SCIENTIFIC EVENTS The Applicability of Mental Measure

PROPOSED MAP OF BRAZIL ON THE SCALE OF ments.—The utilization of methods of men

ONE TO A MILLION tal testing by the army has at once in- We learn from the Geographical Journal creased military efficiency by the improved that a further important advance in the maputilization of brain power and demonstrated ping of South America is to be expected from the applicability of the group method of

the decision of the “ Club de Engenharia” of

Rio de Janeiro to celebrate the approaching measuring intelligence to educational and

centenary of Brazilian Independence (1922) industrial needs. The army methods, al

by the compilation of a map of Brazil which though not adapted to the usual educational

shall also serve a contribution to the or industrial requirements, can readily be

scheme for a general map of the world on the modified or used as a basis for the develop- scale of 1/1,000,000. We have received from ment of similar procedures.

Senhor Paulo de Frontin, President of the There are abundant indications that the Engineering Club, copies of a memoir printed future will witness the rapid development in 1916 describing the general features of the of varied methods for improving scientific proposal (the execution of which has, it seems, placement and vocational guidance. It is already been begun) and the methods which it highly probable that grading in the public is proposed to adopt. It is pointed out that schools, in colleges and professional schools

the great extension of the Republic renders it

not feasible to construct a general map, will shortly be based in part upon measure

capable of being combined into a whole even ment of mental ability instead of exclusively

as a wall-map, on a larger scale than 1/2M on measurements of acquisition. The war

(1:2,000,000), and that on the millionth scale has worked a miracle for what may properly the sheets would necessarily be used separately be called mental engineering by precipi- or combined with neighboring sheets only, tating expectations, surmises and desires Even on half this scale the conjoint map would which have long sought expression. Yester- measure 8 feet by 73. The original compiladay a few men believed in the probability tion of the new map (the “Mother-map” as it of the early appearance and practical use

is termed in the United States) will be on the

as

scale of 1/200,000, each sheet embracing one Sir John Goodwin, the director general of the square degree, and including at least one army medical service, and representatives of point whose coordinates shall be fixed with the medical services of the British navy and satisfactory precision; for this the polyhedrical air force and of the medical services of the projection will be employed. In view of the Dominions and of the United States. In enormous extent of the territory a complete opening the proceedings, Sir Clifford Allbutt new survey will be dispensed with, any trust- said that the time had come to relay old tracks worthy material already existing being em- and make plans for reconstruction, but that ployed and supplemented by reconnaissances it had not been considered advisable to hold a and astronomical determinations of position. full dress meeting this year. A short scientific It is reckoned that about 8,000 kilom. have al- meeting could be held this year in London ready been surveyed on the scale of 1/100,000, without any attempt at large organization or and that about 1,700,000 kilom., or one fifth elaborate entertaining. Dr. J. A. MacDonald, of the total area of Brazil, have been mapped chairman of the council, said that the main on other scales. To resurvey the whole on the object would be to bring together workers 1/100,000 scale would, it is calculated, occupy from at home, the Dominions and the United 690 years, and the small state of Rio de States to garner knowledge and ideas from Janeiro alone four years. But a map free those who had studied war medicine and surfrom important errors and giving a good gen- gery.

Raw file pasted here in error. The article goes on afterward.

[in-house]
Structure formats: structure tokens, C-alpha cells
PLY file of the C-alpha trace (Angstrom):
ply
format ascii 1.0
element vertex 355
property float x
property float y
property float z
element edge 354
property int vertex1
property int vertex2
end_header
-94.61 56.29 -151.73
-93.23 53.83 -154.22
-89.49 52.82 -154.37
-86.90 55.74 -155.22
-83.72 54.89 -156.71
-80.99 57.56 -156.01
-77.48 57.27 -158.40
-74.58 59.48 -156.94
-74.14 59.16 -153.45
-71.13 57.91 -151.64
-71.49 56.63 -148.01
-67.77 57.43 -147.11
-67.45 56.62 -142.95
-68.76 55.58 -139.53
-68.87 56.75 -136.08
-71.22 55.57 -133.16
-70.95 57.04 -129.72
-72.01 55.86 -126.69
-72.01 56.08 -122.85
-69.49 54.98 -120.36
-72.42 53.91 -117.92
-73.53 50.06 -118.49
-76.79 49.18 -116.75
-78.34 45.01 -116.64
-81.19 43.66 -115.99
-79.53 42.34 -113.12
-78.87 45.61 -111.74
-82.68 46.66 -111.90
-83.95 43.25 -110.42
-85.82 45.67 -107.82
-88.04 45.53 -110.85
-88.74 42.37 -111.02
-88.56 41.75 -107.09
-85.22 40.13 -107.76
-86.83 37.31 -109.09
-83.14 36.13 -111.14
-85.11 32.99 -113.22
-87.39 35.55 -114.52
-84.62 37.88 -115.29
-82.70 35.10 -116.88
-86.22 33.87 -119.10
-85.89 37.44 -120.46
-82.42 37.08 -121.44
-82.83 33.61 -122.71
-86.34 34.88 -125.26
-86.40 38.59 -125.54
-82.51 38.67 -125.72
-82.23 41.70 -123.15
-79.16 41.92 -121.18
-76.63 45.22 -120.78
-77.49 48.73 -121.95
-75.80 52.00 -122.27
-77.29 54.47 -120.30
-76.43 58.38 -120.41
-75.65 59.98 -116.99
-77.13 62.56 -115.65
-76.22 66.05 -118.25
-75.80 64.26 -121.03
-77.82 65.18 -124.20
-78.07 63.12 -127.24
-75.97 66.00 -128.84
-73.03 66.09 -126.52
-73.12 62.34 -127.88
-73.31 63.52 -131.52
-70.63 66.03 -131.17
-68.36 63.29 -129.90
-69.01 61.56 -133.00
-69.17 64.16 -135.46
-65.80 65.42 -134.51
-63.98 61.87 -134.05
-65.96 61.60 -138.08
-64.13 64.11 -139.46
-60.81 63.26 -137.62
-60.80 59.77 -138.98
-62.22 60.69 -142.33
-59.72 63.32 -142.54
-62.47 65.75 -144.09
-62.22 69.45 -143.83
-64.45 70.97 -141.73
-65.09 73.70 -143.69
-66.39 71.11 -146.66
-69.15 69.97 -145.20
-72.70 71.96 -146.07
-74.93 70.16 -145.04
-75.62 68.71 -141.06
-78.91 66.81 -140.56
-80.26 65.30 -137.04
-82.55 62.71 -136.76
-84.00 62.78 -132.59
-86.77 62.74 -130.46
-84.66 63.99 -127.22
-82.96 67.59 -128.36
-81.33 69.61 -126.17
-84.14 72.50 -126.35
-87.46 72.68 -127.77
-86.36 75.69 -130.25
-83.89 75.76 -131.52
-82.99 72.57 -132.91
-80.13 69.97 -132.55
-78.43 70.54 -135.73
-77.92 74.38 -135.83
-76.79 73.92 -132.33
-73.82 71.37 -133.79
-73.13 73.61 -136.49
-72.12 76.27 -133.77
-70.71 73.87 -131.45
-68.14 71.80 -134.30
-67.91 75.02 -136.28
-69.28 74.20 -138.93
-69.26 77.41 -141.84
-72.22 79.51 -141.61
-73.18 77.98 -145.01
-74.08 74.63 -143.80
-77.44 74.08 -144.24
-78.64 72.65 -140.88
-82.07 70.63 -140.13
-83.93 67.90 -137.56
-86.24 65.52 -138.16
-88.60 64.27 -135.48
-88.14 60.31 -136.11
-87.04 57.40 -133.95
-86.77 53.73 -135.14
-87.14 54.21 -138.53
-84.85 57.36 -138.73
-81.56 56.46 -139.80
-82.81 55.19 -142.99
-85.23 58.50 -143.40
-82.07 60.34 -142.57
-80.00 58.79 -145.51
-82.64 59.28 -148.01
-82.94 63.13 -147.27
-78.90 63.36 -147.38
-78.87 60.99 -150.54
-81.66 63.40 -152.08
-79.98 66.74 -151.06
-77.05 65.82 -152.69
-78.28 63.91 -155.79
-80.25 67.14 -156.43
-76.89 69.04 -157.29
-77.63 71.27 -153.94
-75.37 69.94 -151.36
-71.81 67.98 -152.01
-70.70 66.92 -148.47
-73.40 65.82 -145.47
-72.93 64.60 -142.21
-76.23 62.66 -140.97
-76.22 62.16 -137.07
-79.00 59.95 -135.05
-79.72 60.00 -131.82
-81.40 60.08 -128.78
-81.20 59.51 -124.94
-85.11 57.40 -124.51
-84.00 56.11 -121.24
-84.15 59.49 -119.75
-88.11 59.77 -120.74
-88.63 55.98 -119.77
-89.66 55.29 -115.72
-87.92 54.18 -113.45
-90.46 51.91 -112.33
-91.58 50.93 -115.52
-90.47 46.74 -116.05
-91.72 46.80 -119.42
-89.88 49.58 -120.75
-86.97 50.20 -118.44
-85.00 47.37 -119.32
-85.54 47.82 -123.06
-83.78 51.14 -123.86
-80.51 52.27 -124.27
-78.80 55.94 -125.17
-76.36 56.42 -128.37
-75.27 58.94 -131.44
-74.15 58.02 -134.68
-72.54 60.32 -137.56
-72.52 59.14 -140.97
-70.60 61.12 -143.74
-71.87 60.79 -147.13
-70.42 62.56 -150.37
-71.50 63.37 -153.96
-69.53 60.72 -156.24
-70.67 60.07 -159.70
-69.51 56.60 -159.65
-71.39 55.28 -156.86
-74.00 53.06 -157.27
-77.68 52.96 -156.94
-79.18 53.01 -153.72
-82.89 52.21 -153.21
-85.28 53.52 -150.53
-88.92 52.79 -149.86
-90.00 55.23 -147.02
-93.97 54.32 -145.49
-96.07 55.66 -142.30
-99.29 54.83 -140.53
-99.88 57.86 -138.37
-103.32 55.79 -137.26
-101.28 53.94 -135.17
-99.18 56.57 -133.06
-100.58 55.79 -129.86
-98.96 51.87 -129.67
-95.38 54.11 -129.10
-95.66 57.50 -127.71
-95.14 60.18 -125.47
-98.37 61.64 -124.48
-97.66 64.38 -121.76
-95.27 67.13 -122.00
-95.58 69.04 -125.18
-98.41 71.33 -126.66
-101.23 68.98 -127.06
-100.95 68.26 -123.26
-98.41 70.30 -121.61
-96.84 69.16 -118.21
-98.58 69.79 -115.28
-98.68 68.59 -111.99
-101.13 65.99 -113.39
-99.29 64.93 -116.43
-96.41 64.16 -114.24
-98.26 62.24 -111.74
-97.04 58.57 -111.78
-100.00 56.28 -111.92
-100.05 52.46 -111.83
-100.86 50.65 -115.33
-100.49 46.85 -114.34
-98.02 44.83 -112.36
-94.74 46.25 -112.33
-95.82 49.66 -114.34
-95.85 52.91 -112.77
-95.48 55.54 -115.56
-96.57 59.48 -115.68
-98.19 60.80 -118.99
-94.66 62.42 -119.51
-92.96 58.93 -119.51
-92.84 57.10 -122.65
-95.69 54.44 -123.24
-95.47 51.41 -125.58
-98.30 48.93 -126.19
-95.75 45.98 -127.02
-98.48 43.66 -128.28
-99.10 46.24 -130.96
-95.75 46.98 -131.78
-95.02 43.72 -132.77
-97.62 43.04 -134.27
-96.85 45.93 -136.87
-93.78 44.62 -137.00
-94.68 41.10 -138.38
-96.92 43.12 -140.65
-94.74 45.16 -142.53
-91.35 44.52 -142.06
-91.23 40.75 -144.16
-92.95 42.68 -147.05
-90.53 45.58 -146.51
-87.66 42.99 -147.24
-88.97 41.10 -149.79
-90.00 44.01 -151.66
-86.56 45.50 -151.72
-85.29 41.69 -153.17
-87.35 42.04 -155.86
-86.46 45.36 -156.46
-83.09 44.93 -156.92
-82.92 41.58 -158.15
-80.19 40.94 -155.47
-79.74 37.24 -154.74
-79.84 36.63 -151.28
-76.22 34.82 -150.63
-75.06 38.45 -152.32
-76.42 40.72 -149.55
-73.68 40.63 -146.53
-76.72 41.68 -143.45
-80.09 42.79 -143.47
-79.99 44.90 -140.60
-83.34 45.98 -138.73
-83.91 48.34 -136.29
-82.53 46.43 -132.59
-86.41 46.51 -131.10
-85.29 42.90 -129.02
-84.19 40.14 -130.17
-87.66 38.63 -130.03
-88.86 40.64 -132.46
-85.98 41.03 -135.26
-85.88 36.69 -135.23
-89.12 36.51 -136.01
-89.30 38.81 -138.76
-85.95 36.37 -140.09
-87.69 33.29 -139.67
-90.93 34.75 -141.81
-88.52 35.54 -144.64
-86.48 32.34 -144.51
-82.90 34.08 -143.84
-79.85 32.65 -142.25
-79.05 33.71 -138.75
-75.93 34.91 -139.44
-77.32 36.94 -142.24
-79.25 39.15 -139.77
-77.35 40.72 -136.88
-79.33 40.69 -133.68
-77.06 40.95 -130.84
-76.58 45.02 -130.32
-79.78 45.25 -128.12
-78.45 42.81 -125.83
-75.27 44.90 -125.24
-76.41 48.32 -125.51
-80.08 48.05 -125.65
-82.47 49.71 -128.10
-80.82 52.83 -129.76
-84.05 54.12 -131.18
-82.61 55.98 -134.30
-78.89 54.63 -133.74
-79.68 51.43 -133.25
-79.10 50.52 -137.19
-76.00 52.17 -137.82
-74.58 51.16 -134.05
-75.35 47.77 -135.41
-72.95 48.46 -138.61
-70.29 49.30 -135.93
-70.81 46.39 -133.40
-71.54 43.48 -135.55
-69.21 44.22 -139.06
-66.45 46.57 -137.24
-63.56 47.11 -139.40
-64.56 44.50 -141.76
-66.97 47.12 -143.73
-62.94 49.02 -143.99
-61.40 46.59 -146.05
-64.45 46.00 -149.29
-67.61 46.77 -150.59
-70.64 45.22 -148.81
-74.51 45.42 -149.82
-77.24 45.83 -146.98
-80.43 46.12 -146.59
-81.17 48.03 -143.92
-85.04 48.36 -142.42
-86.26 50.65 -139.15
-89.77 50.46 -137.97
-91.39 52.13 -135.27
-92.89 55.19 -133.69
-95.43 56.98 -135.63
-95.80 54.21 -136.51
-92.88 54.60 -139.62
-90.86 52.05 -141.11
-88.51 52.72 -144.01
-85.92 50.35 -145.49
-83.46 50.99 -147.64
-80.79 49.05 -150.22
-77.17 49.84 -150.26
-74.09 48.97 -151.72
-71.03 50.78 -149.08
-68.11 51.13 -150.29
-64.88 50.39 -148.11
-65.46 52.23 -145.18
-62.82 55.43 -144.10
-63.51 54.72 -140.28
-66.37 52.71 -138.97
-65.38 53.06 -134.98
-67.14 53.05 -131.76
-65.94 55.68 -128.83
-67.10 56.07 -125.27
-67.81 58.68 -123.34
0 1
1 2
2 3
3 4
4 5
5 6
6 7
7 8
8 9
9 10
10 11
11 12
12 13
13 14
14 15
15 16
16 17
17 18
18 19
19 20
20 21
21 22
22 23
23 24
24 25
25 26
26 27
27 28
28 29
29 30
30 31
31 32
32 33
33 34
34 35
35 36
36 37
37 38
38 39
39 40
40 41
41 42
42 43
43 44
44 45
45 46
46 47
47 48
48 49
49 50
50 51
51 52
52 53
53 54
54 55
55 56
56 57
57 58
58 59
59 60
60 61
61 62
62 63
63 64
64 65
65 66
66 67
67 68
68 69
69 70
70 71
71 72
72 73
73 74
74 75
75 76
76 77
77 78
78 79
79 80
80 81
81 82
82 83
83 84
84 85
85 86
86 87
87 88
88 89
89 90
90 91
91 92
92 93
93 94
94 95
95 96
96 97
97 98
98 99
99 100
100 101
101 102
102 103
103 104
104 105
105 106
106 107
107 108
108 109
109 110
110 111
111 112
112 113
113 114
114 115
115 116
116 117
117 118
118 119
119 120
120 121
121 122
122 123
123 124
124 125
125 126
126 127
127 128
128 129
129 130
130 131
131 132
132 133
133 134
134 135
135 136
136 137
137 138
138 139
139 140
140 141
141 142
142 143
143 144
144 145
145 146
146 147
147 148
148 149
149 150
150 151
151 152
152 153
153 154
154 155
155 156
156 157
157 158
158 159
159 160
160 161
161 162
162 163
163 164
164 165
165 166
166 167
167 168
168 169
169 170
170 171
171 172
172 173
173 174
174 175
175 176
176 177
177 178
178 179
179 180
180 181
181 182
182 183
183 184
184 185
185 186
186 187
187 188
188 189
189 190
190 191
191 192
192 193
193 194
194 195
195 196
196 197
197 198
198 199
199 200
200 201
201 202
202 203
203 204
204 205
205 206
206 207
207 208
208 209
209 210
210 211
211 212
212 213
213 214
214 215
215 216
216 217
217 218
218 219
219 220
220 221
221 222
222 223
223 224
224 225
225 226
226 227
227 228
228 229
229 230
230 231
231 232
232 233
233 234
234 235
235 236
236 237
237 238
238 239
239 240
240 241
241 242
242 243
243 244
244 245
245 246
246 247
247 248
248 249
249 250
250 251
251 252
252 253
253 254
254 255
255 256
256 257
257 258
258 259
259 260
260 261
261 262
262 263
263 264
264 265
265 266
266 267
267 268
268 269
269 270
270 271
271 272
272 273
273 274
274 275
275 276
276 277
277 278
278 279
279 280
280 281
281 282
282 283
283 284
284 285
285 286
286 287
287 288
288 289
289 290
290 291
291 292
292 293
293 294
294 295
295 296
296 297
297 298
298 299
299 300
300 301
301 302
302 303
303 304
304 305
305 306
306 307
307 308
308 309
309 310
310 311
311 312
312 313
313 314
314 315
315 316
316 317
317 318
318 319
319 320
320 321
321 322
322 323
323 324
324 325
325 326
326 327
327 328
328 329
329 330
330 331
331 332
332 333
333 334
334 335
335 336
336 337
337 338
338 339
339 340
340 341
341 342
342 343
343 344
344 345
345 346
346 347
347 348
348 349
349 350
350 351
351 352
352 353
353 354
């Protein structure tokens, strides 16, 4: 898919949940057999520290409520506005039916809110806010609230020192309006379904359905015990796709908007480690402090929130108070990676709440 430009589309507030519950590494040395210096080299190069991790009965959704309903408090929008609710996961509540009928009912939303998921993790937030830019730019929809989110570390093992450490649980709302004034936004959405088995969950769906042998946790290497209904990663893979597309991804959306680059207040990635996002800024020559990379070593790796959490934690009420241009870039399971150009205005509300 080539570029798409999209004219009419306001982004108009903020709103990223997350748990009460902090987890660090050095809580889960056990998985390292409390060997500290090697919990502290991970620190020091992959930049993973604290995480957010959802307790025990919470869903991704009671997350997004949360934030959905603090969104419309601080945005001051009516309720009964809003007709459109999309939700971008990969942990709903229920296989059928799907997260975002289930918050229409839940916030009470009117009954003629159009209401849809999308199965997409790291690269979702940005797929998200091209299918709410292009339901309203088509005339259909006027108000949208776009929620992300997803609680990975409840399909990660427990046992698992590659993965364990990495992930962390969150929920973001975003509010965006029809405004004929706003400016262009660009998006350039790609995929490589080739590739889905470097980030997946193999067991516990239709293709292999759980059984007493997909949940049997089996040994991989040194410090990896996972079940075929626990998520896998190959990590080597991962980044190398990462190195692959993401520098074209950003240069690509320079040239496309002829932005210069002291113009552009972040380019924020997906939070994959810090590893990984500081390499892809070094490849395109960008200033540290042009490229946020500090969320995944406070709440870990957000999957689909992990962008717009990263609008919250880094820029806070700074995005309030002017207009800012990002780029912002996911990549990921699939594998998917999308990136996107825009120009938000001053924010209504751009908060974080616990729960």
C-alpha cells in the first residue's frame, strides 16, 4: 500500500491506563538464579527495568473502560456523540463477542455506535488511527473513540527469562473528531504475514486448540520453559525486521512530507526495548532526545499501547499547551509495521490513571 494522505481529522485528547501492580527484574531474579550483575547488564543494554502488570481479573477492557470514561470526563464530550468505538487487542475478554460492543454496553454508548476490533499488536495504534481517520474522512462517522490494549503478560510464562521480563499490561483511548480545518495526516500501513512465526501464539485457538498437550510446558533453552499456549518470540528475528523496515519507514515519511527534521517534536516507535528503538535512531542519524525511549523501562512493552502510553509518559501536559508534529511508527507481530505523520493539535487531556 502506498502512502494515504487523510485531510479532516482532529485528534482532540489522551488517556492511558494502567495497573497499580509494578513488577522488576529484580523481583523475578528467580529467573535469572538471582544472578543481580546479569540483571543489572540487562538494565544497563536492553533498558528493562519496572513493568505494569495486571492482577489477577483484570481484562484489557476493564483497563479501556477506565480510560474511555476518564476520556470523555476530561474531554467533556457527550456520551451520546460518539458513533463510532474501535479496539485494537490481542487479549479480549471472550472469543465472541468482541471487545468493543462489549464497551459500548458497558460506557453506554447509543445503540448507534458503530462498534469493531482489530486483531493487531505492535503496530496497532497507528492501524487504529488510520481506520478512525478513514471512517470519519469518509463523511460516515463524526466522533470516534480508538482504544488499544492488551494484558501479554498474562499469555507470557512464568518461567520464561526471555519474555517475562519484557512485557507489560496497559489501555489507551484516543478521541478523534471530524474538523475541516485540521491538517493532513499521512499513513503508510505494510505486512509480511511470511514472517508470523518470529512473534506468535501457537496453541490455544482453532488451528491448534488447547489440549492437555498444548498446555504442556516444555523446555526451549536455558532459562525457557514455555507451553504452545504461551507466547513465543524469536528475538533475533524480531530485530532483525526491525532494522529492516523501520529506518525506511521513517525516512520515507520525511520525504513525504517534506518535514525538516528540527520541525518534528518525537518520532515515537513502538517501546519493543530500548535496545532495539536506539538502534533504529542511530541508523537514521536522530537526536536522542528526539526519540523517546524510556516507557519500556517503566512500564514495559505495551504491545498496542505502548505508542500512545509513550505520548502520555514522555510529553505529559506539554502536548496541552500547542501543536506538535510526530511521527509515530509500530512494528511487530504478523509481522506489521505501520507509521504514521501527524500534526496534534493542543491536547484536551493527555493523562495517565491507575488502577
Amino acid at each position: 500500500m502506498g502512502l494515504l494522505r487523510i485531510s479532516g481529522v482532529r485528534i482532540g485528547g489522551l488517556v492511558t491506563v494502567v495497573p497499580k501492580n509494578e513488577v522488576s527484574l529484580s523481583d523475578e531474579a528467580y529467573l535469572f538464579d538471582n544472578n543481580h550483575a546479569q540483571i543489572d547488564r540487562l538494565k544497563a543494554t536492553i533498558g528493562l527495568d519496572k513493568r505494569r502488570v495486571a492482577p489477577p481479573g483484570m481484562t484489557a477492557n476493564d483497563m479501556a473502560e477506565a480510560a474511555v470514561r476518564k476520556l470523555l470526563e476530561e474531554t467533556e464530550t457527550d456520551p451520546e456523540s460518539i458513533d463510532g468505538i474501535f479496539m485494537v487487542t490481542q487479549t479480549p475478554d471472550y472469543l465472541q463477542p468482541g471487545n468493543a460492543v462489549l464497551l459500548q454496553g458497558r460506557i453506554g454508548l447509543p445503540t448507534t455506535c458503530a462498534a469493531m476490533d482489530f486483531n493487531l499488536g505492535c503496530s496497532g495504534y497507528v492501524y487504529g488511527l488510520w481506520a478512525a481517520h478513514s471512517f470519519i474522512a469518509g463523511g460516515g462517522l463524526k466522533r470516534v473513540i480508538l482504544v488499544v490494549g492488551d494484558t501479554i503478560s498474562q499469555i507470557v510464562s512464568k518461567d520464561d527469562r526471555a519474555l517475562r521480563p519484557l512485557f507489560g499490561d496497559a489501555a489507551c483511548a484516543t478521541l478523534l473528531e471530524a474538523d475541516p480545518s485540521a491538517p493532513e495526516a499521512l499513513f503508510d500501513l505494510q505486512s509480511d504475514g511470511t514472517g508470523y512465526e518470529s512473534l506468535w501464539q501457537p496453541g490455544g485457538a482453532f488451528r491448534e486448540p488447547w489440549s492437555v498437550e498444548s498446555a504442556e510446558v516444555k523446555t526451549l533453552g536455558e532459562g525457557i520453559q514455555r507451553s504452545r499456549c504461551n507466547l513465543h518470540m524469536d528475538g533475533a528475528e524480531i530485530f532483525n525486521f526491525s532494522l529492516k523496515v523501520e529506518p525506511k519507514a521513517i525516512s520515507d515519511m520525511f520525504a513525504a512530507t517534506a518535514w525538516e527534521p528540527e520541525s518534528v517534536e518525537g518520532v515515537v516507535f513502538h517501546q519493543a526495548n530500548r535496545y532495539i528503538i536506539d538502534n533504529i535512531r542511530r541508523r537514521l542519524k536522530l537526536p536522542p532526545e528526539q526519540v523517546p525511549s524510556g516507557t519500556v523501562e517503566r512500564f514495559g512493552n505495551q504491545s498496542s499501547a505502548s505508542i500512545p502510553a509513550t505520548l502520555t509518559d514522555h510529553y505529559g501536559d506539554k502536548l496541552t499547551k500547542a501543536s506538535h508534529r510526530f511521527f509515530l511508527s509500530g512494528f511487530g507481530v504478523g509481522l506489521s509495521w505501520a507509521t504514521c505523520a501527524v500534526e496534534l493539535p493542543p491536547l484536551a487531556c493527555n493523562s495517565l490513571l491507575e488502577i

Lieutenant General Sir John Goodwin eral representation of the country could be thought that such a congress was most demade in twenty-one years, or less if existing sirable. Much scientific work of the highest material is taken into account. Thus it is value had been done during the war, and the hoped that a satisfactory mapping of half the results were now being analyzed. It would be whole area may be completed in time for the an immense advantage that they should be Centenary celebration, the other half being examined. All possible facilities would be left for the second century of independence. given to assemble research workers from the

forces overseas. Colonel A. M. Whaley, SCIENTIFIC MEETING OF THE BRITISH

United States liaison medical officer with the MEDICAL ASSOCIATION

War Office, welcomed the idea on behalf of DURING the four years of the war, the sci- the American medical officers serving in Eu. entific meetings of the British Medical Asso- rope. Approval was also expressed by repreciation were suspended and only the political sentatives of the Canadian, Australian and meetings of the representatives were held. New Zealand medical service. All agreed The last ordinary annual general meeting was that the meeting would be valuable in crystalheld in July, 1914, and it had been arranged lizing the knowledge gained during the war. to hold the following meeting at Cambridge,

In view of the approaching departure of many under the presidency of Sir Clifford Allbutt.

medical officers, it was felt that the meeting This meeting was abandoned, because of the

should be held as soon as possible. It was strain on the profession owing to the war.

provisionally agreed that the meeting should The London correspondent of the Journal of

be held early in April and should last two or the American Medical Association writes that

three days. it has been found impossible for Cambridge to arrange to receive the association this year,

PROPOSED MAGNETIC AND ALLIED OBSERVA. but it hopes to do so in 1920. It was there

TIONS DURING THE TOTAL SOLAR

ECLIPSE OF MAY 29, 1919 fore suggested that a special meeting might be arranged this year for the discussion of SPECIAL magnetic and allied observations clinical and scientific subjects, but on will be made at certain ions inside and smaller scale than usual. At a meeting, the outside the shadow belt of the total solar proposal was laid before Lieutenant General eclipse of May 29, 1919, by the Department of